There's the quick and the sled
The dogs are tearing along a snowy track as the sun dips behind mountains. We are sliding past gnarled snow gums and the frenzied yapping of moments earlier has been replaced by the sound of a timber sled cutting through the snow.
The six pure-bred Siberian huskies have quickly found their rhythm and right behind them I'm zipped up and under cover, protected from the cold.
I'm riding along on a bed of soft cushions like a spoilt tsar out of Doctor Zhivago.
Musher Barry Burden is standing on the back, controlling things with the special language only sled dogs understand.
"Hike" is to start, "haw" is go left, "gee" go right, "on by" is to pass something (such as a skier) and "whoa" means stop.
He even has an anchor to drop into the snow to slow the eager dogs. "If I'd let them go, they'd just keep running and we'd never see them again," Barry says.
We're heading into the countryside on the edge of Dinner Plain, a pretty alpine village 10 kilometres from Victoria's Mount Hotham, where timber and stone houses with steep-pitched roofs blend into the landscape.
There are restaurants here, a pub and a Japanese-inspired spa that includes an outdoor rock pool and "mountain massages".
Barry and his wife Kathy run Dinner Plain Sled Dog Tours & Snowmobile Rides on an eight-km loop around the village and a two-km trail among the snow gums.
"Some of our tours take off in the evening and when we go to the back of the village we can see the lights of the lodges," Barry says.
"We put fairy lights on the sled and I'm also going to buy a brass bell to clang. It's an awesome sight for people in the sled and for people in the village to see a dog team running by . . . in Australia.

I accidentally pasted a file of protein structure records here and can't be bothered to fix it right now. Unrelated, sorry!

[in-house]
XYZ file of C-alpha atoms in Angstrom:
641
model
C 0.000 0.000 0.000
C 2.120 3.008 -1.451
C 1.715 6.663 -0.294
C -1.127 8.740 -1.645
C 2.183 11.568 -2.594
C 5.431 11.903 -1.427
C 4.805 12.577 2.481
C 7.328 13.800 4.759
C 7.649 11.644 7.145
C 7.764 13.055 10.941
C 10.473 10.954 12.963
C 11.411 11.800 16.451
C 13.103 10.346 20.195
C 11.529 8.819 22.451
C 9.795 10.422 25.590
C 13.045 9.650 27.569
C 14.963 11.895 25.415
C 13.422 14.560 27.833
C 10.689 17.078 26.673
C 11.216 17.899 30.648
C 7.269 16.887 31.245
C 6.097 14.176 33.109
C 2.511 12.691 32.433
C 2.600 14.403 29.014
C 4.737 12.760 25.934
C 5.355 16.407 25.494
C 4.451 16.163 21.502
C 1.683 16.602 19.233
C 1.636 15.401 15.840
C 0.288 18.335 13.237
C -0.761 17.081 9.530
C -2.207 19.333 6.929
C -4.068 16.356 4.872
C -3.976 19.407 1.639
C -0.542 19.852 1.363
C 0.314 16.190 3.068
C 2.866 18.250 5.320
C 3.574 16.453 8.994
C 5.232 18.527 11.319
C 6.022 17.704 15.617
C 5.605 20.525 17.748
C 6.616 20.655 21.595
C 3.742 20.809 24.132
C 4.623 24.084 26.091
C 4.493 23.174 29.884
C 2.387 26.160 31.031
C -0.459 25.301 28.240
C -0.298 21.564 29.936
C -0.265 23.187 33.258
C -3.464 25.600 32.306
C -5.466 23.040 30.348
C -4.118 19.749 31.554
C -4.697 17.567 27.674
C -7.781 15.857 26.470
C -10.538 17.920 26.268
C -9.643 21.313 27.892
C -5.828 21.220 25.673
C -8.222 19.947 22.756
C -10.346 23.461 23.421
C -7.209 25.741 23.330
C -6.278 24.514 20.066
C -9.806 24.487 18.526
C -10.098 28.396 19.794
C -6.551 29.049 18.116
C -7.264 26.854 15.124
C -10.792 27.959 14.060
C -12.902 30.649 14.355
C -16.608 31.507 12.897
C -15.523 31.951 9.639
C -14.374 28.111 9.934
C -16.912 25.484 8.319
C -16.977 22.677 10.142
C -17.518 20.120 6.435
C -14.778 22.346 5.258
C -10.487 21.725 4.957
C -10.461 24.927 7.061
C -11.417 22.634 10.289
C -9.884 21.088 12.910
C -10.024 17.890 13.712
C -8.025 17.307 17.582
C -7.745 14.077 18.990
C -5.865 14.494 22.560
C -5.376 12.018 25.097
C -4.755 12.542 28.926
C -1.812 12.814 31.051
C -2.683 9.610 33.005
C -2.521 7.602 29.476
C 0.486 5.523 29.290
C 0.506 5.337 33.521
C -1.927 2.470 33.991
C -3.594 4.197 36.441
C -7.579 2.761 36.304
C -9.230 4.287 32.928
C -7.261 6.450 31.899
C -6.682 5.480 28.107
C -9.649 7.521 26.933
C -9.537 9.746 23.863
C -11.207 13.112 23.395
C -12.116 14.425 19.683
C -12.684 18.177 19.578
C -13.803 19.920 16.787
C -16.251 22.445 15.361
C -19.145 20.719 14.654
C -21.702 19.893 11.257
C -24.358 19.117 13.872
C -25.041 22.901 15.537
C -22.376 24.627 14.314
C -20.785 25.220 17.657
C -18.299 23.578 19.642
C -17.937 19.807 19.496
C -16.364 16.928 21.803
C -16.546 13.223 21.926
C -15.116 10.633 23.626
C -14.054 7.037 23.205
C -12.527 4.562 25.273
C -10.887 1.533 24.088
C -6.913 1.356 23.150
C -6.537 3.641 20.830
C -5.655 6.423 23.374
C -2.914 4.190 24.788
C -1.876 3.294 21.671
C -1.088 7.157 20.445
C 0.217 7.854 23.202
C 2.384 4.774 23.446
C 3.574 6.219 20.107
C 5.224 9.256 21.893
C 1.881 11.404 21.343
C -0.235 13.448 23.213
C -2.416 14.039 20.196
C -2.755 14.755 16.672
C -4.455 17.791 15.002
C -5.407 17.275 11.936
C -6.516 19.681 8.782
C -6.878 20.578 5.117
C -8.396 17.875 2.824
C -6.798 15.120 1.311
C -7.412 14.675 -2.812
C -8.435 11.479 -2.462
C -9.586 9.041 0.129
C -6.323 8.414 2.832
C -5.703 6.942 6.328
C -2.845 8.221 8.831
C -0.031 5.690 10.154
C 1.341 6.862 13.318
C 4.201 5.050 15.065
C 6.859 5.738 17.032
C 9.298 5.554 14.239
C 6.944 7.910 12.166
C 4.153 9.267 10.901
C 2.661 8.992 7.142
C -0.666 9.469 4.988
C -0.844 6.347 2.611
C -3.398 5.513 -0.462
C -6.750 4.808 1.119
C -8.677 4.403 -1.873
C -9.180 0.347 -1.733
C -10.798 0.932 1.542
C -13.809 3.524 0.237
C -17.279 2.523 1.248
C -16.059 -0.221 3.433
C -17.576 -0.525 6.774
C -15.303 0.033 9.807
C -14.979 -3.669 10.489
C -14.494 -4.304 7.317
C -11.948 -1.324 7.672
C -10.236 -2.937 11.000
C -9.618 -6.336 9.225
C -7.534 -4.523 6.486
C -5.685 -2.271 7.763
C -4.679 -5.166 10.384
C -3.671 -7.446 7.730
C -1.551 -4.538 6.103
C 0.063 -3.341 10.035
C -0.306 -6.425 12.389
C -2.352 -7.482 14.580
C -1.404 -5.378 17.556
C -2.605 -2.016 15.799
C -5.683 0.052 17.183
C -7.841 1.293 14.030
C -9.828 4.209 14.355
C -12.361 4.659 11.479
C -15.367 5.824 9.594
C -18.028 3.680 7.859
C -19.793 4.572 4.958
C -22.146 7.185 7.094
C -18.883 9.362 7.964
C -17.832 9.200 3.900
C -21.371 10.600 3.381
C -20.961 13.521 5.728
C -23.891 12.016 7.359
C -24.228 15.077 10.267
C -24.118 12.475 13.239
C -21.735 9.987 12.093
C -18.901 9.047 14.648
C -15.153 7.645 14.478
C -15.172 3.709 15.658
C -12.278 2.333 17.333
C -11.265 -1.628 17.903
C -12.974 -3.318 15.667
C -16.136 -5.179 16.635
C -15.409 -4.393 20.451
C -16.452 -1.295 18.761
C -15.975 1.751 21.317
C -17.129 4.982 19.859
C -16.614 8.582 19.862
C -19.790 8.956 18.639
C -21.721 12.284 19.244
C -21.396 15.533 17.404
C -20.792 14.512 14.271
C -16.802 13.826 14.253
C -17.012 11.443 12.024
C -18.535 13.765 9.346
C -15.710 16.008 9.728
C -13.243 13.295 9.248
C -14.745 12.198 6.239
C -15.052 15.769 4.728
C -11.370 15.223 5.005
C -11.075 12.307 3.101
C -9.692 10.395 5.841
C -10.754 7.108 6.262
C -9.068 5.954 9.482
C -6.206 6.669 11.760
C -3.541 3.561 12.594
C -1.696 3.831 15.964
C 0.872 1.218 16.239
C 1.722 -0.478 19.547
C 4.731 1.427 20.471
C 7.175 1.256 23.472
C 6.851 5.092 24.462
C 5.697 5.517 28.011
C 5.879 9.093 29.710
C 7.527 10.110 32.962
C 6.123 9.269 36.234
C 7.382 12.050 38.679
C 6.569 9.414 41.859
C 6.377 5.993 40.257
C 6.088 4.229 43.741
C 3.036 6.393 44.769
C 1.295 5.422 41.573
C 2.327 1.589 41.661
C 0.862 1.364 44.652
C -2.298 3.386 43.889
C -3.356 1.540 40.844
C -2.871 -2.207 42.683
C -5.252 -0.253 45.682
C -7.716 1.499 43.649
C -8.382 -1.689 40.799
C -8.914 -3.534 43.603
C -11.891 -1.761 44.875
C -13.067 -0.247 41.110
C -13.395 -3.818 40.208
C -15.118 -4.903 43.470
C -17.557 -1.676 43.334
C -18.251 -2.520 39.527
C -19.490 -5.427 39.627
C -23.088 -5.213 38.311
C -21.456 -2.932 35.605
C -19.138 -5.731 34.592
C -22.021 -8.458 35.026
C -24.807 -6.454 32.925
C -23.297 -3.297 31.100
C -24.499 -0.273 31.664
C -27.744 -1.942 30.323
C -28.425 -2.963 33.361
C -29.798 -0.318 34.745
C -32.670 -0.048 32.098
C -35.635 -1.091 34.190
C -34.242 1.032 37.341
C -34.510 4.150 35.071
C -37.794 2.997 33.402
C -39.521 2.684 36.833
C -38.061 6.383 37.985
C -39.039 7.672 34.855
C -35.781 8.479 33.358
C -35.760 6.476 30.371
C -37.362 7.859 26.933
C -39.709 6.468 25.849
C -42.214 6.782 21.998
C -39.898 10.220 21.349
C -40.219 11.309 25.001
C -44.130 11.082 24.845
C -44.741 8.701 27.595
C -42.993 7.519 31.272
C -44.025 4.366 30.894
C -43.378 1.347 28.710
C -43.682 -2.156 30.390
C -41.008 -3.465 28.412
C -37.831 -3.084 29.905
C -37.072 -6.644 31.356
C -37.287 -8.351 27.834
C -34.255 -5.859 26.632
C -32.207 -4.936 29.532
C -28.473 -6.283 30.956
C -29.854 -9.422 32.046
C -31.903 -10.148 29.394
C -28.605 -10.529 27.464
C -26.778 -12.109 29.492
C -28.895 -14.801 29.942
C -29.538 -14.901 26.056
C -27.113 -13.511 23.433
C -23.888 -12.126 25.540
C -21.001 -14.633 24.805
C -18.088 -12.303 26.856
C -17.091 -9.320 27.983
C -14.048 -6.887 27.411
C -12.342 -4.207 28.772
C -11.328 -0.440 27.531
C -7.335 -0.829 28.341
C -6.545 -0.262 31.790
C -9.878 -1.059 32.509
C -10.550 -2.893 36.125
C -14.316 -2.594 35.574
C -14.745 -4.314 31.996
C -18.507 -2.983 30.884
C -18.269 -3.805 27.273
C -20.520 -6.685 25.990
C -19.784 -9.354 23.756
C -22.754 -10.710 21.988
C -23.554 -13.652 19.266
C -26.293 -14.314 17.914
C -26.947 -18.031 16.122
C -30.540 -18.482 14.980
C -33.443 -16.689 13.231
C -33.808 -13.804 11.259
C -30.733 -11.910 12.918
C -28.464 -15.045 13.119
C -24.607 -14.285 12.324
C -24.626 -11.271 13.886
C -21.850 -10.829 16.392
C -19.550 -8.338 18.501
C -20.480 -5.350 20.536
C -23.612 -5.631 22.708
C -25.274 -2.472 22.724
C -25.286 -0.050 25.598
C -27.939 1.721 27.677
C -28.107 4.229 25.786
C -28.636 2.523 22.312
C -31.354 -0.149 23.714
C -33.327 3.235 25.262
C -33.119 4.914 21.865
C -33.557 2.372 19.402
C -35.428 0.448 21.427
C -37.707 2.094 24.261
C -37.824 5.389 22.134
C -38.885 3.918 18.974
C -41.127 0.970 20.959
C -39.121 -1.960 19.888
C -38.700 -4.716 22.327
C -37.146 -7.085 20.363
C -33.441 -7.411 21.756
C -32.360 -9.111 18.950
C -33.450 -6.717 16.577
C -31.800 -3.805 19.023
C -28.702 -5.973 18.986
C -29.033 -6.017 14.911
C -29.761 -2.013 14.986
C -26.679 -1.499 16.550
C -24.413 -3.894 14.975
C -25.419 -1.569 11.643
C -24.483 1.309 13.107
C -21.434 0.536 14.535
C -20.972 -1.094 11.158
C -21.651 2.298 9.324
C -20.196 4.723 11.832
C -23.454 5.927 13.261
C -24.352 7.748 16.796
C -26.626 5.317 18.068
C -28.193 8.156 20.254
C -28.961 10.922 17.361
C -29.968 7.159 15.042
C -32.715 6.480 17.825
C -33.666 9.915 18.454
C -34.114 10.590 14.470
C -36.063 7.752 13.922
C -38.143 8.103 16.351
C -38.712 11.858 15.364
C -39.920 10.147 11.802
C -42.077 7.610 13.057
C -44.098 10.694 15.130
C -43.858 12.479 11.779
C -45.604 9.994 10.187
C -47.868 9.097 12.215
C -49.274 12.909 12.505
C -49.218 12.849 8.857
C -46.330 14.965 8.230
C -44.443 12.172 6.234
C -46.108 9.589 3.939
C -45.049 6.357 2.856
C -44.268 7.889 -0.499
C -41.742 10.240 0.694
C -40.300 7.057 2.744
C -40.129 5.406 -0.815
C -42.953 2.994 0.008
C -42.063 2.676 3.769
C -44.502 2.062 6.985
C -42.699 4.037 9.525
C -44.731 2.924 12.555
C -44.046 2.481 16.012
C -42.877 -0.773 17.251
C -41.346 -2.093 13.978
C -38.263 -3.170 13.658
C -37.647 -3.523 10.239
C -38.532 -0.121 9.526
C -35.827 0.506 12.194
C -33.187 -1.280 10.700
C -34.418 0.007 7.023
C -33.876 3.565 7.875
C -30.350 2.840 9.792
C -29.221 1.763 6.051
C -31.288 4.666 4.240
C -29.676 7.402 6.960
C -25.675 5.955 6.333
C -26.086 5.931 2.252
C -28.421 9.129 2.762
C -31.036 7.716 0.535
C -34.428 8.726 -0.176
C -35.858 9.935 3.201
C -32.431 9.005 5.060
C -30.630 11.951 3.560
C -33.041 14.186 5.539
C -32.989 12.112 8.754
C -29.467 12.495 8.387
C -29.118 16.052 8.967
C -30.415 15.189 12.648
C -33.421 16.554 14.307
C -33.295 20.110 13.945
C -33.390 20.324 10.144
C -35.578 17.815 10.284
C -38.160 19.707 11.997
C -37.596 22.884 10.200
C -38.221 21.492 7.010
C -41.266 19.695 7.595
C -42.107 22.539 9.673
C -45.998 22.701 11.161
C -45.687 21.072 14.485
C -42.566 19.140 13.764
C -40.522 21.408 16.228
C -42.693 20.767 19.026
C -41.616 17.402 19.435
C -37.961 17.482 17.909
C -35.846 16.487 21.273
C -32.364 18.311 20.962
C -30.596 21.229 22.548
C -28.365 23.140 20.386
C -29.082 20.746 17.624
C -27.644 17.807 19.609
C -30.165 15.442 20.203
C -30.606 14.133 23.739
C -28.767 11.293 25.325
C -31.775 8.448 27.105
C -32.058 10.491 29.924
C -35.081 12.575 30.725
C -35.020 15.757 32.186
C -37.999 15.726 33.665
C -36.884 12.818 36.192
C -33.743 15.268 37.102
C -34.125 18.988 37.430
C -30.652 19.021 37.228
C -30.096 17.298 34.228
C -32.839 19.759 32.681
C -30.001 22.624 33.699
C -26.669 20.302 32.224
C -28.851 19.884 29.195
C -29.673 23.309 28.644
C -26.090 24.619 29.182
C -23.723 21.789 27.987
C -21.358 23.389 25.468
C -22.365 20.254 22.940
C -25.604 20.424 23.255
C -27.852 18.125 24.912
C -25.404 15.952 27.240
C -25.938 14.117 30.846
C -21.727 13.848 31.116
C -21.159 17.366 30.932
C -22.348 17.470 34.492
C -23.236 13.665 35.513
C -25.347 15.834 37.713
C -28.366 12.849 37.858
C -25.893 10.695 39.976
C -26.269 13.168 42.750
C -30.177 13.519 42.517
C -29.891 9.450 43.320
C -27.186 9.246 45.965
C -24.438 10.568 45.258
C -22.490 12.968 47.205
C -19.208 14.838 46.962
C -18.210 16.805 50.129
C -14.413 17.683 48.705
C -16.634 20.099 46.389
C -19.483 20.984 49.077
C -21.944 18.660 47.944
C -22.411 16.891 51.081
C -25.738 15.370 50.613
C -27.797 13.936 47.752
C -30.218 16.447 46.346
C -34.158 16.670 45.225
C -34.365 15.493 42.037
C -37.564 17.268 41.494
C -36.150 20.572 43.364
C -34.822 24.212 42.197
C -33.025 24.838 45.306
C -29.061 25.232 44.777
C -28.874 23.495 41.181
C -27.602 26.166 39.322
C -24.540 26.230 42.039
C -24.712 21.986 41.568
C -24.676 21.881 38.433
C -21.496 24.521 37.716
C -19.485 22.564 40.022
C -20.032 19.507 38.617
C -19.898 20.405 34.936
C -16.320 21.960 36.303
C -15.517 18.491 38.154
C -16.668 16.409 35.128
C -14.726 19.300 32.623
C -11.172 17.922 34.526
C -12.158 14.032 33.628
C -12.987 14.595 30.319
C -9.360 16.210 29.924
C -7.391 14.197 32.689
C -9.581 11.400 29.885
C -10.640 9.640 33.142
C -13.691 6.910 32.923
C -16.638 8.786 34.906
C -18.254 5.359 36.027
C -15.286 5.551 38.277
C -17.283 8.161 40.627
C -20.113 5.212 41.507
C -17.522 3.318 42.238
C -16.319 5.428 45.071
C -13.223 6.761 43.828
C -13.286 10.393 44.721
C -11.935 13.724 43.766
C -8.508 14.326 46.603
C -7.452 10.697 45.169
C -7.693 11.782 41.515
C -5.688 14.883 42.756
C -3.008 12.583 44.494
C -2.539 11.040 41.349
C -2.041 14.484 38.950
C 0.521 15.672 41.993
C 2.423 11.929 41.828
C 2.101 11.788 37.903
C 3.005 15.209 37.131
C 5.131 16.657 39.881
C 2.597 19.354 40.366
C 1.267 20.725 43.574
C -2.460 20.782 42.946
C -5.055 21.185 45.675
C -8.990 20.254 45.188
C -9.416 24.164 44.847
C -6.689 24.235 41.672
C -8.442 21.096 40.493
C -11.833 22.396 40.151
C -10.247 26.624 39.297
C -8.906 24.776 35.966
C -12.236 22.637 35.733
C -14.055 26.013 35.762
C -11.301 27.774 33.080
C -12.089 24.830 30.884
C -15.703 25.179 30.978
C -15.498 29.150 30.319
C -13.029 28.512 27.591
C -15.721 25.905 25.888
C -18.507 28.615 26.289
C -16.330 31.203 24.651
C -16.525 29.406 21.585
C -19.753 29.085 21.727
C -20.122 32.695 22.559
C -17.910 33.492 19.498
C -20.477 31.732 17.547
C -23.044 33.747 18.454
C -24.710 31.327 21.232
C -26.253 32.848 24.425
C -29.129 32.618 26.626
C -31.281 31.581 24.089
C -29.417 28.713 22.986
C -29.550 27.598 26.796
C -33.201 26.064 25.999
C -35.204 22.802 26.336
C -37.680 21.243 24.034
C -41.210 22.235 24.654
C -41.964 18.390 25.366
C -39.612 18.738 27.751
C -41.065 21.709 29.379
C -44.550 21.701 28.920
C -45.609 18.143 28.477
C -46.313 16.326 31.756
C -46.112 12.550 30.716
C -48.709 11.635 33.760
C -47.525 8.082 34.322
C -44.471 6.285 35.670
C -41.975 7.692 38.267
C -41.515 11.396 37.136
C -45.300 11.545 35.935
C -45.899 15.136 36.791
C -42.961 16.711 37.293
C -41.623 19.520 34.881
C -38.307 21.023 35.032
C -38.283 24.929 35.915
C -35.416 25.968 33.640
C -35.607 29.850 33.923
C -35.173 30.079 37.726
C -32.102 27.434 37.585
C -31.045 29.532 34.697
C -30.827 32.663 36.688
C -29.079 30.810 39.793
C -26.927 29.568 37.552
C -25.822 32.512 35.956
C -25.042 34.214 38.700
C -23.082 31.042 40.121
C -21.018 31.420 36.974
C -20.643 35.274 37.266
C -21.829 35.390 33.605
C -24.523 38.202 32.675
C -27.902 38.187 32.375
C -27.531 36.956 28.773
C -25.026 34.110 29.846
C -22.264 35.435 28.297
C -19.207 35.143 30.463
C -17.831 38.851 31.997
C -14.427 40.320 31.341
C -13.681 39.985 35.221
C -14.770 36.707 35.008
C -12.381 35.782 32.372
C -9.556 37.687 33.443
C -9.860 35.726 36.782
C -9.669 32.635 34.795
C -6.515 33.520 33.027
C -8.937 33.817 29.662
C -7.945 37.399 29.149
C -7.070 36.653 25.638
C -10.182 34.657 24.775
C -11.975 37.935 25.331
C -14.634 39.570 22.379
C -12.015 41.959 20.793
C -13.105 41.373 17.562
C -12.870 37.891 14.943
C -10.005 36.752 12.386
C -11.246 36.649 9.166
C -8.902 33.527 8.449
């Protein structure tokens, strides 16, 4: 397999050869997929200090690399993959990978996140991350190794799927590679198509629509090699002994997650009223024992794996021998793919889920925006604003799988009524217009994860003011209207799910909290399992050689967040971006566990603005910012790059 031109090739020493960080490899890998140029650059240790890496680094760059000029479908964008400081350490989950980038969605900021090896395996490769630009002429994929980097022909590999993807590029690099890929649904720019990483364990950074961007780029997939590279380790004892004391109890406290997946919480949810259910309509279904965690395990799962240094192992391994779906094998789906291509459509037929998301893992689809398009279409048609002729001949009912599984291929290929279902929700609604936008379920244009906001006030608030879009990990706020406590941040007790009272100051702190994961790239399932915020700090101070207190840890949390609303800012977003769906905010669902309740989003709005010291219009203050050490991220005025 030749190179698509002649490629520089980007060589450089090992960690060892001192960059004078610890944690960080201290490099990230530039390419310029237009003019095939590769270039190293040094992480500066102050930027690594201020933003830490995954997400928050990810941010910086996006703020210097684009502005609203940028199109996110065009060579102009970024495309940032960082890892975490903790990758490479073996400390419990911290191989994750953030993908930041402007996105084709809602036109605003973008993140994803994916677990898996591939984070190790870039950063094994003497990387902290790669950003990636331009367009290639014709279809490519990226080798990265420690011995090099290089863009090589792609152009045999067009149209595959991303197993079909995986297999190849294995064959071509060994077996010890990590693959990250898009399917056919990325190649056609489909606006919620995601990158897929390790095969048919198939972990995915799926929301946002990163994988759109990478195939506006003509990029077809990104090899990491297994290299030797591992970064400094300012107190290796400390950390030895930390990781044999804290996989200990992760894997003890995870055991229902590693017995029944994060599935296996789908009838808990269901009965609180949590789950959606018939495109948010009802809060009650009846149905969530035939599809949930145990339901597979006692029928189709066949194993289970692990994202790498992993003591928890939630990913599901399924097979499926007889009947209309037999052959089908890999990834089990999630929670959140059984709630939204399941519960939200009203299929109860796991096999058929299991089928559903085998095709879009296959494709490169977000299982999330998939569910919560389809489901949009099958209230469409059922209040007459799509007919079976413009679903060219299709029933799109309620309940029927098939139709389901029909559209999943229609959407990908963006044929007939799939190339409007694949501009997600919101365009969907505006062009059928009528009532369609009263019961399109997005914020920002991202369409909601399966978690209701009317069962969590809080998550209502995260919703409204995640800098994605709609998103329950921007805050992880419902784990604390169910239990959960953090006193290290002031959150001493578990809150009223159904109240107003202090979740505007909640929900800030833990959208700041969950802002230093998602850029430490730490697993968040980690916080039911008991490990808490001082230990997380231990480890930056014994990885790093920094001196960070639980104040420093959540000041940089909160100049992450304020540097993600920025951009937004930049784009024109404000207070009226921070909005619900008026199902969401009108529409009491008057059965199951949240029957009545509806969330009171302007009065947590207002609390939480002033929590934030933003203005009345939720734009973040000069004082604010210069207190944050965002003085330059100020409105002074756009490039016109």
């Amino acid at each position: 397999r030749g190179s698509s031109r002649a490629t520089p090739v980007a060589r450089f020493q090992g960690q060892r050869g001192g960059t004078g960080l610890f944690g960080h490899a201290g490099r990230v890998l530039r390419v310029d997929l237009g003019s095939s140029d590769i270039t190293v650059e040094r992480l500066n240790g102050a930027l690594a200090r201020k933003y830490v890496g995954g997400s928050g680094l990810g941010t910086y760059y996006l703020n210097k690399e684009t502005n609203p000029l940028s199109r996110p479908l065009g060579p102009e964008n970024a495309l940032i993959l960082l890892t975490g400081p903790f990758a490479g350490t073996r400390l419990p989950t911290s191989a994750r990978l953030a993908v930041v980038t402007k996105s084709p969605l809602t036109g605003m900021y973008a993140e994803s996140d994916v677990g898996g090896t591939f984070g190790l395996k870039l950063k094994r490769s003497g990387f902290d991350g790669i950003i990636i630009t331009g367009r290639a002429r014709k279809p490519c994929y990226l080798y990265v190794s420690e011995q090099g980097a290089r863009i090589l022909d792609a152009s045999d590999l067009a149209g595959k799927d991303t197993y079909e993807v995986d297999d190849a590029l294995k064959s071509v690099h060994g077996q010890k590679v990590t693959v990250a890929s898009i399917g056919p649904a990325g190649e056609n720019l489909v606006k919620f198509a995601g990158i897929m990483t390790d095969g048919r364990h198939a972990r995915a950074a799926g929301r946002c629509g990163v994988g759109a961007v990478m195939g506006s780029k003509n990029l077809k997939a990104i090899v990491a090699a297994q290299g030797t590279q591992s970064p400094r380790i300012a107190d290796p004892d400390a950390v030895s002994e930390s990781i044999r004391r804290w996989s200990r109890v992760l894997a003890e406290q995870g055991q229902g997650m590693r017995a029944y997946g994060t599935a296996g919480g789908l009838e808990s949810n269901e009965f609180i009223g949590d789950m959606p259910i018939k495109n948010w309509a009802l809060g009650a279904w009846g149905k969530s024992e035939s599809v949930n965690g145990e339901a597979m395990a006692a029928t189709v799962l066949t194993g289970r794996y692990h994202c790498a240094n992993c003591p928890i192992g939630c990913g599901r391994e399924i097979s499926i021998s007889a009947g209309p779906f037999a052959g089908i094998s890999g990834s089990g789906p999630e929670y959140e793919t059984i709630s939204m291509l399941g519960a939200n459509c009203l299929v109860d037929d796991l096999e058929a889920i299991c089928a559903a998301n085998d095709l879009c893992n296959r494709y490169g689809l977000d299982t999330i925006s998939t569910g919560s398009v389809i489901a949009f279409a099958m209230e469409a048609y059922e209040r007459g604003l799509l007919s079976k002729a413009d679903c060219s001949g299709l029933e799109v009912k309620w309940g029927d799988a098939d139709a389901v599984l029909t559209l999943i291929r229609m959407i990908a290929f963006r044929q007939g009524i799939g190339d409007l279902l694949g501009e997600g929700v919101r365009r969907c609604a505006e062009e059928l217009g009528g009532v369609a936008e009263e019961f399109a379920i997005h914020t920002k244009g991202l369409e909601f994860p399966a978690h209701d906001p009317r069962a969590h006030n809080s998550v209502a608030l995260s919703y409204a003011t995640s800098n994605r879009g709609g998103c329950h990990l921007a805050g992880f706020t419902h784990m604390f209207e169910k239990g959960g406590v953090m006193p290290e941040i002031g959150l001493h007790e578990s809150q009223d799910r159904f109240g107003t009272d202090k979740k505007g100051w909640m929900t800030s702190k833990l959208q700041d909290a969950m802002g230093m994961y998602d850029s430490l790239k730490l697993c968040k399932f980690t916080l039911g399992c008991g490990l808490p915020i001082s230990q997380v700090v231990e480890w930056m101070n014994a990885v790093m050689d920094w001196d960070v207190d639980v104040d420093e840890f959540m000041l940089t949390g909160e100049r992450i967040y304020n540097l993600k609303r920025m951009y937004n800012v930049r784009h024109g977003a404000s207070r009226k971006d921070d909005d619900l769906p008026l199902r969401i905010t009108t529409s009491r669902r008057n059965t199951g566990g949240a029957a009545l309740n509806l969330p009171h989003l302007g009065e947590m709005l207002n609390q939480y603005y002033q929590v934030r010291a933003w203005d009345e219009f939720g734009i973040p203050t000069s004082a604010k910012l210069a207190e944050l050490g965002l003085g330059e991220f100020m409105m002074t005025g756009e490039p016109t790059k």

"We take people to parts of Dinner Plain that they don't usually see and plan to start rides for the disabled next year."
The friendly huskies (these dogs are bred in Minnesota and are noted for their work ethic), thrive on affection and if you are going on a sled ride it's likely you'll be asked to help tether them, give them water and a big hug at the end to thank them for their effort.
On weekends, Barry and Kathy also take their cuddly Alaskan husky, Princess, to Dinner Plain's novice ski slope, where children can smother her in cuddles. Princess doesn't pull sleds any more but still takes the accolades.
Dog sledding is catching on in this region. There are two operators at Dinner Plain, one at Lake Mountain and one at Mount Baw Baw. Like skiing, dog sledding is dependent on snow conditions, so it pays to check there is sufficient snow for the trips to operate.
There is no bigger sled-dog legend than the Iditarod race in Alaska each March that traverses 715 kilometres from Anchorage to Nome and includes the town of Willow, where Barry once ran dog sledding tours.
Closer to home, Australia's biggest dog sled event is the annual Dinner Plain Sled Dog Challenge, held every August, with about 350 dogs and 70 mushers entering every year.
The dogs race in teams of two, four, six and eight (the eights are the most spectacular).
Free to spectators, New Zealanders have been among those competing in the race in previous years.
But whoever wins, Princess will still be at the bottom of the kids' slope, lapping up all the attention she can get.
"Like all the dogs, she loves the praise and the cuddles and the kids," Kathy says.
Robert Upe travelled courtesy of Mount Hotham, Renault and Peppers Rundells Alpine Lodge.
Sunday Star Times